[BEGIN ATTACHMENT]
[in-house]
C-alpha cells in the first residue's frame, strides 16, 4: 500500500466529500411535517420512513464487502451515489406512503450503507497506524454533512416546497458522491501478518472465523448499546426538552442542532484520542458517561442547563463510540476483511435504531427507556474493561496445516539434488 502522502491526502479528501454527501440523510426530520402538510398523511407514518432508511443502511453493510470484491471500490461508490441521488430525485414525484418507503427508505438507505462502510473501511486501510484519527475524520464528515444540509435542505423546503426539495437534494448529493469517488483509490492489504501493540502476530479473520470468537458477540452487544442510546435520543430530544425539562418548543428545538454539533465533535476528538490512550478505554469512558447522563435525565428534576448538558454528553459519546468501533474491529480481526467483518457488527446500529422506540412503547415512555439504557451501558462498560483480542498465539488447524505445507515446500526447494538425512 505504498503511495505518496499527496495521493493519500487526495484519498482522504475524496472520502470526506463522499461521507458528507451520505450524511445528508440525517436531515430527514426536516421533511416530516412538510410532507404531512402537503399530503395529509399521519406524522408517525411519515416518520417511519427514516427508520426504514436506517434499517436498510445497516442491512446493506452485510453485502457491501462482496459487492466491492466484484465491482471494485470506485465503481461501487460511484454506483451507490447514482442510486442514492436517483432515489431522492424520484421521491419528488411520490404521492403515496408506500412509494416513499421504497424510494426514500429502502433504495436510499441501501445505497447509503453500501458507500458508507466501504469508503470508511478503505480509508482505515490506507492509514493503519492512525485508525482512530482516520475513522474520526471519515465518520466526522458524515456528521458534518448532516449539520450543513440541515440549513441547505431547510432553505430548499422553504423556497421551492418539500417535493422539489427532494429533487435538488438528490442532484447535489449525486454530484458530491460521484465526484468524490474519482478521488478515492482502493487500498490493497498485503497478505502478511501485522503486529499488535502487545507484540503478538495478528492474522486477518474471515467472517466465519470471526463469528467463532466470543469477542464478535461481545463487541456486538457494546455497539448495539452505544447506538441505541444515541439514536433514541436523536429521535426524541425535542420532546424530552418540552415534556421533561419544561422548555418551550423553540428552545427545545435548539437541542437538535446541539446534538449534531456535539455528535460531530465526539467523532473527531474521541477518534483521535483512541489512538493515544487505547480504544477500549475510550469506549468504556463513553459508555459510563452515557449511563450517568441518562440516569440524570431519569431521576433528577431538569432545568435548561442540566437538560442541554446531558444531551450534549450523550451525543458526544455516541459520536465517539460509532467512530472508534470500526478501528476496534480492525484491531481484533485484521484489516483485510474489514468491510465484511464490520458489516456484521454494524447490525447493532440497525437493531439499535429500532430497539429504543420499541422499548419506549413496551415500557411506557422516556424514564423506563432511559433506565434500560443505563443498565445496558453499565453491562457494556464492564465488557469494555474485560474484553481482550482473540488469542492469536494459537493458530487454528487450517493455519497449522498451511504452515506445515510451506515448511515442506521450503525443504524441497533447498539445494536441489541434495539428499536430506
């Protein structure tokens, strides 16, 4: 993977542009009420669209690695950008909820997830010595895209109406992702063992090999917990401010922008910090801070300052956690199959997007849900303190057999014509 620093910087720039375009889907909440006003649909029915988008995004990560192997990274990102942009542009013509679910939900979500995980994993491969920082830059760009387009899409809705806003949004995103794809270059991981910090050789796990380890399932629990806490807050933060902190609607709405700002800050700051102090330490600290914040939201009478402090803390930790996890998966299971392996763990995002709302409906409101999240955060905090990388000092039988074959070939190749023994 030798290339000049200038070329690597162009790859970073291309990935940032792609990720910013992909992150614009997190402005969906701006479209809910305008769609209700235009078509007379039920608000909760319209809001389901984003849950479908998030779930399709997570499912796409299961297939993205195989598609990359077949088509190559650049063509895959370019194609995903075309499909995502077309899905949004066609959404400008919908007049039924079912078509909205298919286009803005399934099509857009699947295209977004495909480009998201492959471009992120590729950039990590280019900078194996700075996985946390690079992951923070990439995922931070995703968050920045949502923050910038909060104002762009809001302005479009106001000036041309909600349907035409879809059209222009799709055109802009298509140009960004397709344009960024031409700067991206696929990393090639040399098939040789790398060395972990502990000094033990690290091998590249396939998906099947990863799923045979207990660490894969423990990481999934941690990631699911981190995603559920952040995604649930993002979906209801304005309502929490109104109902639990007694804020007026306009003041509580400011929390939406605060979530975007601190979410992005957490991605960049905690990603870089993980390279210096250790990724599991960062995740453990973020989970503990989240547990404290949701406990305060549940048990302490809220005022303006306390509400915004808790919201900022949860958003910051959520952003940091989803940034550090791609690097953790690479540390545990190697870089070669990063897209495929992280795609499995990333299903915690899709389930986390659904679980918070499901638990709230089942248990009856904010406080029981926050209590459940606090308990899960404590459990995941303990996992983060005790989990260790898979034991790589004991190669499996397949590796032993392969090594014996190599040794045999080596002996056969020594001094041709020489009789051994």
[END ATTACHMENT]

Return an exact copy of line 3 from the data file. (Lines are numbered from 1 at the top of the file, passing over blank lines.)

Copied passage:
């Protein structure tokens, strides 16, 4: 993977542009009420669209690695950008909820997830010595895209109406992702063992090999917990401010922008910090801070300052956690199959997007849900303190057999014509 620093910087720039375009889907909440006003649909029915988008995004990560192997990274990102942009542009013509679910939900979500995980994993491969920082830059760009387009899409809705806003949004995103794809270059991981910090050789796990380890399932629990806490807050933060902190609607709405700002800050700051102090330490600290914040939201009478402090803390930790996890998966299971392996763990995002709302409906409101999240955060905090990388000092039988074959070939190749023994 030798290339000049200038070329690597162009790859970073291309990935940032792609990720910013992909992150614009997190402005969906701006479209809910305008769609209700235009078509007379039920608000909760319209809001389901984003849950479908998030779930399709997570499912796409299961297939993205195989598609990359077949088509190559650049063509895959370019194609995903075309499909995502077309899905949004066609959404400008919908007049039924079912078509909205298919286009803005399934099509857009699947295209977004495909480009998201492959471009992120590729950039990590280019900078194996700075996985946390690079992951923070990439995922931070995703968050920045949502923050910038909060104002762009809001302005479009106001000036041309909600349907035409879809059209222009799709055109802009298509140009960004397709344009960024031409700067991206696929990393090639040399098939040789790398060395972990502990000094033990690290091998590249396939998906099947990863799923045979207990660490894969423990990481999934941690990631699911981190995603559920952040995604649930993002979906209801304005309502929490109104109902639990007694804020007026306009003041509580400011929390939406605060979530975007601190979410992005957490991605960049905690990603870089993980390279210096250790990724599991960062995740453990973020989970503990989240547990404290949701406990305060549940048990302490809220005022303006306390509400915004808790919201900022949860958003910051959520952003940091989803940034550090791609690097953790690479540390545990190697870089070669990063897209495929992280795609499995990333299903915690899709389930986390659904679980918070499901638990709230089942248990009856904010406080029981926050209590459940606090308990899960404590459990995941303990996992983060005790989990260790898979034991790589004991190669499996397949590796032993392969090594014996190599040794045999080596002996056969020594001094041709020489009789051994």